I’ve been a Nintendo fan for 30 years, and I was in Kyoto for the first time. Well I had to go to Nintendo, didn’t I?
First stop was very hard to find, and Google (at least in English) was very little help. I wanted to see the oldest surviving (1930s-1960s) Nintendo building, buried in the backstreets of a now largely residential area of Kyoto.
After some research (largely machine translating Japanese walking tour maps), I worked out it was somewhere near here, which was around 15 minutes walk from the apartment we were staying in.
So we set off the next morning. After a lot of wandering in the freezing cold winter air, we found it!
While nicely designed with lots of detailed flourishes, it’s an otherwise relatively nondescript building. Except for two plaques:
The sign references Japanese playing cards ‘Karuta’ (かるた) and western playing cards ‘Trump’ (トランプ – Toranpu)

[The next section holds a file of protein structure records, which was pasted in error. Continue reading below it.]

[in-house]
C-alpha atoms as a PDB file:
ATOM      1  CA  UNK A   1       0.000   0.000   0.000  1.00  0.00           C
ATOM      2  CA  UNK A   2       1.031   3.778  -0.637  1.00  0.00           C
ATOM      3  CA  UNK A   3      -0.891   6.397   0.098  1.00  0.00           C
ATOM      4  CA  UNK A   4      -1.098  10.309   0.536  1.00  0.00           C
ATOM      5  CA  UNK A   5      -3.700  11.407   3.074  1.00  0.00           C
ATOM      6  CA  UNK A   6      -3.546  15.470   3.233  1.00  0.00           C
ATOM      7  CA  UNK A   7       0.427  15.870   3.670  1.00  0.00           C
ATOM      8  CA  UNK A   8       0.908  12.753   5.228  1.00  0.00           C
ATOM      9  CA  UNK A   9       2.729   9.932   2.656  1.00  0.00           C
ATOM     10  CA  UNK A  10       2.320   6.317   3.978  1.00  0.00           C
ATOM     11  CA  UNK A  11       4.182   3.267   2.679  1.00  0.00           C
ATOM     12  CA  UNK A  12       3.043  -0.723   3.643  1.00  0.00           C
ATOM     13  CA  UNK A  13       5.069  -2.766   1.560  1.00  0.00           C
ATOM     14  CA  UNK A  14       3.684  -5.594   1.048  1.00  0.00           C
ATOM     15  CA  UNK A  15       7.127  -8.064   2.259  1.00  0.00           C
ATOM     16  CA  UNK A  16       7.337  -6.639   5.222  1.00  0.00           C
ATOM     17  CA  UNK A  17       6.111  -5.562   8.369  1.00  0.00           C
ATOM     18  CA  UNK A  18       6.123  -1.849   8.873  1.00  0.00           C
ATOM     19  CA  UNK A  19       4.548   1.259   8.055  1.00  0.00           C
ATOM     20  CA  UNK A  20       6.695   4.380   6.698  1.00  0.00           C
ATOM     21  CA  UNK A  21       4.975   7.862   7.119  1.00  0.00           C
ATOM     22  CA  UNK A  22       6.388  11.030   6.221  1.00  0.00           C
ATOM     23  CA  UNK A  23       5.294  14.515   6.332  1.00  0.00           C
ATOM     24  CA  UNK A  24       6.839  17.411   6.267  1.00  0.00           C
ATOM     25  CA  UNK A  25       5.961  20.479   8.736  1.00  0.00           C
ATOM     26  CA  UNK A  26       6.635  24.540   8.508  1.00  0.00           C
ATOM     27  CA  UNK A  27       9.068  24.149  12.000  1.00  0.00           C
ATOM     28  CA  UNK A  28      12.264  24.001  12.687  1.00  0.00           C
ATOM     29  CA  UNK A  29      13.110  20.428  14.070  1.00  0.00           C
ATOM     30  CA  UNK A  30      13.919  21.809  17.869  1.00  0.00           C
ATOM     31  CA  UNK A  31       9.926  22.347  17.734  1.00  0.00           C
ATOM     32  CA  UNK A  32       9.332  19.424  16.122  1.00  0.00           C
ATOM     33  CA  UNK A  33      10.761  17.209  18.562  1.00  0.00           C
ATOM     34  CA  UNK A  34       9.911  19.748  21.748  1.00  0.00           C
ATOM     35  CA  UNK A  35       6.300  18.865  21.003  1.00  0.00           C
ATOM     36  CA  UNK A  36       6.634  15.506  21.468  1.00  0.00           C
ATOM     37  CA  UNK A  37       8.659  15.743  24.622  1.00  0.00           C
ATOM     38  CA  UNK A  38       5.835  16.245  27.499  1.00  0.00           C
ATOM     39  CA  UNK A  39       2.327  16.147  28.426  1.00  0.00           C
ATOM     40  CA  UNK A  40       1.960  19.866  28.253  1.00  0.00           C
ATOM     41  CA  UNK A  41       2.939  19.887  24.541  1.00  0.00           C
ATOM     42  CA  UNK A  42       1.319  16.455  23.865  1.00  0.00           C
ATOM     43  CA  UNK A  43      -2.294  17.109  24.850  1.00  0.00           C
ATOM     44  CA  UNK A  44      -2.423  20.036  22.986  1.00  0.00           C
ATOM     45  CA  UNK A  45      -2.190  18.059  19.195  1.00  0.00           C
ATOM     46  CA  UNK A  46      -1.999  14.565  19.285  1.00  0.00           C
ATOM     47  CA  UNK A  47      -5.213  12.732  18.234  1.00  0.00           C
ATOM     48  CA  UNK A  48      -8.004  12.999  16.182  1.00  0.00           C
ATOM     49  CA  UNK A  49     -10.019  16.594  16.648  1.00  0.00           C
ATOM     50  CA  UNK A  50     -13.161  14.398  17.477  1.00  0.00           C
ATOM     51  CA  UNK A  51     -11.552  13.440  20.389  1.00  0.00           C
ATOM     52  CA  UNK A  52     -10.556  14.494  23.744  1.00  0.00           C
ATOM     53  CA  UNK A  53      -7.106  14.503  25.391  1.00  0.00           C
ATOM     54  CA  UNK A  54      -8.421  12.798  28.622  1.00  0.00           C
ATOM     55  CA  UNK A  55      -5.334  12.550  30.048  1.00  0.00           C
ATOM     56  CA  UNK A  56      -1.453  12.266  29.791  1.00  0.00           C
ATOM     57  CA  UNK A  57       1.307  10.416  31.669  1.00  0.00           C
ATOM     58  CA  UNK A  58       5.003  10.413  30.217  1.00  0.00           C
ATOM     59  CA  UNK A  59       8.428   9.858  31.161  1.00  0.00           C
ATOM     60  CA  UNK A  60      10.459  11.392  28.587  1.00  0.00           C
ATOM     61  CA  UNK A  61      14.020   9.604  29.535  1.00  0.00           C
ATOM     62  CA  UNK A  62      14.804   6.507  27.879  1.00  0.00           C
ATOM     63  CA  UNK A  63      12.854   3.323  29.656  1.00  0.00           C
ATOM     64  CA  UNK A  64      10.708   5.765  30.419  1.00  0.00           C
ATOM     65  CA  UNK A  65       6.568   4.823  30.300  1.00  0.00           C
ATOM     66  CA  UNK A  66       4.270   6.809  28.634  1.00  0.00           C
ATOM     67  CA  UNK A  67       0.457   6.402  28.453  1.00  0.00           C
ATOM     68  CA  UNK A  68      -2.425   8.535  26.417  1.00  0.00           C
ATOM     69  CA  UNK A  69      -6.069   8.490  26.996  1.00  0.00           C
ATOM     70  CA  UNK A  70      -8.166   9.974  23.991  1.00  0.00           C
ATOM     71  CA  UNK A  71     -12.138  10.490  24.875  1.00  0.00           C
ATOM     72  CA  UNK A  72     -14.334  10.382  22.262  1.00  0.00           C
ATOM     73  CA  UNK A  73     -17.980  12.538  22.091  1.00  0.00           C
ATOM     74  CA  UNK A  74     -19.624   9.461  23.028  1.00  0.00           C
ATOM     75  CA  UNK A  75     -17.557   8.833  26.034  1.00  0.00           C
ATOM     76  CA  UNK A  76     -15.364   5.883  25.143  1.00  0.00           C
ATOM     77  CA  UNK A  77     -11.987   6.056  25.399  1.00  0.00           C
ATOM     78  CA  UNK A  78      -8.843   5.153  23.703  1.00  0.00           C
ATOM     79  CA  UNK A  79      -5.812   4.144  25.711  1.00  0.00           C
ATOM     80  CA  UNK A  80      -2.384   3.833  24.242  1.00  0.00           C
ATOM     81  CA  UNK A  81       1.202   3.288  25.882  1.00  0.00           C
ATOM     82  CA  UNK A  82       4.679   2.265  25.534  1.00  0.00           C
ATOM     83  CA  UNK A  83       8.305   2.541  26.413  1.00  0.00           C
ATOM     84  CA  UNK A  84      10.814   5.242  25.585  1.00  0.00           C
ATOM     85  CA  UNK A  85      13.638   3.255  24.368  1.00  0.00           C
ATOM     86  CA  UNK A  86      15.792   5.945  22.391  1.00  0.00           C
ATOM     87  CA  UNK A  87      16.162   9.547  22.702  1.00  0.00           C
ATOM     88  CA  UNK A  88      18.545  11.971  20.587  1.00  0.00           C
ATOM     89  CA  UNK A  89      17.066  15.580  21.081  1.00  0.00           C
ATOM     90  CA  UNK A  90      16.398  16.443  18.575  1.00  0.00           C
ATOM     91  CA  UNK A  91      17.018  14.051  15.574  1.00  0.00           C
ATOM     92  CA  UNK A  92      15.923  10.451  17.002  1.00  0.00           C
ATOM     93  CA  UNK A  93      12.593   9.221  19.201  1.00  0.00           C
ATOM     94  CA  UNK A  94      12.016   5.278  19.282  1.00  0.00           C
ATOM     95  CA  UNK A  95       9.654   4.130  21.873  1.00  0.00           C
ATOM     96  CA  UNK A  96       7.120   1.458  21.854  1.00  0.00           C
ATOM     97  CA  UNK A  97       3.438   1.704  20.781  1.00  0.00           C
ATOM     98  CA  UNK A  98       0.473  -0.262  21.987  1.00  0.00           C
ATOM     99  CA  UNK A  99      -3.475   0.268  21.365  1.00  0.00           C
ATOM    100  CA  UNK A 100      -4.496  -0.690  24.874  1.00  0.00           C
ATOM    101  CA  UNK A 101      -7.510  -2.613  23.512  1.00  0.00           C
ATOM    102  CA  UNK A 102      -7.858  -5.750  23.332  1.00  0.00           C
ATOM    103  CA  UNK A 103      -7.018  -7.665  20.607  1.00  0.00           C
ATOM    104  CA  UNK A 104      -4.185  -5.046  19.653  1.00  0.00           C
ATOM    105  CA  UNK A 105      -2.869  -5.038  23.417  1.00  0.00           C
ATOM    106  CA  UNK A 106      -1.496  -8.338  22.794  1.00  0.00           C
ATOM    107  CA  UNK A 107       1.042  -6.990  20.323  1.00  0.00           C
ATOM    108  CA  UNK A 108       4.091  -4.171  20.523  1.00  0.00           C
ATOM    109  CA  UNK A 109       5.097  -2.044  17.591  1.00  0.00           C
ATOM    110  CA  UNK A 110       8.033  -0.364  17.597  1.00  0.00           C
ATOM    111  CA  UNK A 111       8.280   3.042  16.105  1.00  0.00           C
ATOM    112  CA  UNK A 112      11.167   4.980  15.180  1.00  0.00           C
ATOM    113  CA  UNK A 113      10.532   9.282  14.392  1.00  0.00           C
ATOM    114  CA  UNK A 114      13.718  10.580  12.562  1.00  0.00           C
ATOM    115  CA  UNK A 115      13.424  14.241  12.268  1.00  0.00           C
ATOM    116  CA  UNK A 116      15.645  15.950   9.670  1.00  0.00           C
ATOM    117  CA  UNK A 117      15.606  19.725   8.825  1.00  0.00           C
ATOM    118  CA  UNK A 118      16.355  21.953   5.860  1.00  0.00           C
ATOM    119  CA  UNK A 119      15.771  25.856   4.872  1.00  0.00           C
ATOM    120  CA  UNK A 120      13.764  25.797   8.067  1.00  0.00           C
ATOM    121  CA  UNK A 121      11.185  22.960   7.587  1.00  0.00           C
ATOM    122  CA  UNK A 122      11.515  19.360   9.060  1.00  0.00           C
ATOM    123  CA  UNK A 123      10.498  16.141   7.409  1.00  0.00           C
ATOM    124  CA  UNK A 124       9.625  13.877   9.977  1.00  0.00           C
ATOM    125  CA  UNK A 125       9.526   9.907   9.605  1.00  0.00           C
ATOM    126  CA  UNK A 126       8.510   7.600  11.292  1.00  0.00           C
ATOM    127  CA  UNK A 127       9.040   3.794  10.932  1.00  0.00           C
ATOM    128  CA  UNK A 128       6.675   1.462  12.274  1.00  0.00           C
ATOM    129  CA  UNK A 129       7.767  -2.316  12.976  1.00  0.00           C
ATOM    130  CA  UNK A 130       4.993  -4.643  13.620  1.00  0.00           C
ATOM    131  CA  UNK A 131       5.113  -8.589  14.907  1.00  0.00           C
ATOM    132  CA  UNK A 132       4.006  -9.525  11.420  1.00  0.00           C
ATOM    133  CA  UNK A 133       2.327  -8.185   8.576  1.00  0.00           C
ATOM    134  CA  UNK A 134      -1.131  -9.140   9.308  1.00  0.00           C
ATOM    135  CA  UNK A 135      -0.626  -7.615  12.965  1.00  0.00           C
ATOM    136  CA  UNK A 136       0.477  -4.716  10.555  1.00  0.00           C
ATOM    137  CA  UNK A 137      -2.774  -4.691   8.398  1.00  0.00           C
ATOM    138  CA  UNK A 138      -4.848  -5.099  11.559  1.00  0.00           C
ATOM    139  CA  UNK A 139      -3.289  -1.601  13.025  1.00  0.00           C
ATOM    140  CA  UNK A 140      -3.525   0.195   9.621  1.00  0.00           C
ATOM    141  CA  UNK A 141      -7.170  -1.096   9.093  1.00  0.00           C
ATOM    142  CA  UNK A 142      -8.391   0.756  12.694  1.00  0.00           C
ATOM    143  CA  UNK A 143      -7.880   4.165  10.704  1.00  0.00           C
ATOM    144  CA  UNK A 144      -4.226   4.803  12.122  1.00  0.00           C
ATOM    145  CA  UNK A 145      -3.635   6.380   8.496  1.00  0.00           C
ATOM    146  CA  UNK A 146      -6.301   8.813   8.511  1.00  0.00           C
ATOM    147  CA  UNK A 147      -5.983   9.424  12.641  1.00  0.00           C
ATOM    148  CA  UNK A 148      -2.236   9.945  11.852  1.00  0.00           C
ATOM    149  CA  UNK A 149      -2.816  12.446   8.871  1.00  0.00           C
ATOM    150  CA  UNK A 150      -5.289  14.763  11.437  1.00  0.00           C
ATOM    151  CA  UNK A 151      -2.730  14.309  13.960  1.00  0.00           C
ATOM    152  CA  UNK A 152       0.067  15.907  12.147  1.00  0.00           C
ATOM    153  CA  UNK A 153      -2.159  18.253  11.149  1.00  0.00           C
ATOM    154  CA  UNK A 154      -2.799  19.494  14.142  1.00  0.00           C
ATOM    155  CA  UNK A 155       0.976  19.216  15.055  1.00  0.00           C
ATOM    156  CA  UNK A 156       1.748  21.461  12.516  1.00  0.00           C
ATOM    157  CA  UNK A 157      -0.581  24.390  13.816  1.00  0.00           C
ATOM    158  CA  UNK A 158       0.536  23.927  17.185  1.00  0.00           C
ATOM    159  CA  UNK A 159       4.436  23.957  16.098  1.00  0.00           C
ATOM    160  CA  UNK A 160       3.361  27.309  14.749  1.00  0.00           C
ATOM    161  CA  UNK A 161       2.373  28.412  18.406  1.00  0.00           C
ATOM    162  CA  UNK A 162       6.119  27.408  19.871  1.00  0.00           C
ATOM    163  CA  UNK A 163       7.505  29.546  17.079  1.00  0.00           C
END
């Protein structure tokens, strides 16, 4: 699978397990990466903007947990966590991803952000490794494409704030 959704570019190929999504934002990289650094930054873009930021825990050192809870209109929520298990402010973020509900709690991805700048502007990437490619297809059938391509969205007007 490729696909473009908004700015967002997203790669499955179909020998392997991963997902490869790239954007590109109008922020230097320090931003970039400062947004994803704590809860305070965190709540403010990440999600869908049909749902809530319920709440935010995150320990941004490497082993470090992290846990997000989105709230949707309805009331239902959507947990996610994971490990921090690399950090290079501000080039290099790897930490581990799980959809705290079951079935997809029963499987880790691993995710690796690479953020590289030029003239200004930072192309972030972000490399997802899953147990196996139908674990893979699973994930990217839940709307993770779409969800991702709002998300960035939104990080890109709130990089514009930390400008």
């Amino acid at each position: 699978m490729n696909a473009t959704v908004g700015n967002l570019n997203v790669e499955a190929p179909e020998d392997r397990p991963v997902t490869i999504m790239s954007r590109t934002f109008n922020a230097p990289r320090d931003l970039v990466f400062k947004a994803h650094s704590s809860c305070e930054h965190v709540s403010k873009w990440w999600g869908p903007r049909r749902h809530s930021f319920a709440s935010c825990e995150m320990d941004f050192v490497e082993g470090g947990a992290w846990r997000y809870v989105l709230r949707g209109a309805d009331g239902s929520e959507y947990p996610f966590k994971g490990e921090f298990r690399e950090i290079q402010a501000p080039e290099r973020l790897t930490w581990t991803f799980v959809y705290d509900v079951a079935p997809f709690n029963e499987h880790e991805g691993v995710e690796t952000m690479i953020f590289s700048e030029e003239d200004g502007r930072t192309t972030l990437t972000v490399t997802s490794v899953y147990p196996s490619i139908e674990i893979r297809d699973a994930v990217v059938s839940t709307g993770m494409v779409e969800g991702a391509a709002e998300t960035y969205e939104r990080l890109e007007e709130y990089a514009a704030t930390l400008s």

This was their playing card factory and distribution centre before they became a larger toy company, and it has stayed in company hands.
I took a peek inside as well, it is clearly well maintained and clean, but seemingly closed (it was a Friday). So many
It appears to have been maintained perfectly from the 1930s until today.
The next stop would be much easier to find. It was about 40 minutes walk away through residential and industrial areas, though we stopped in at a couple of Kyoto’s famous temples along the way.
Until it appeared…
Two blocks away there is the other monolith, the new development building.
Not too much to see, you’re not allowed in either building. But they do have a nice big sign at the development centre.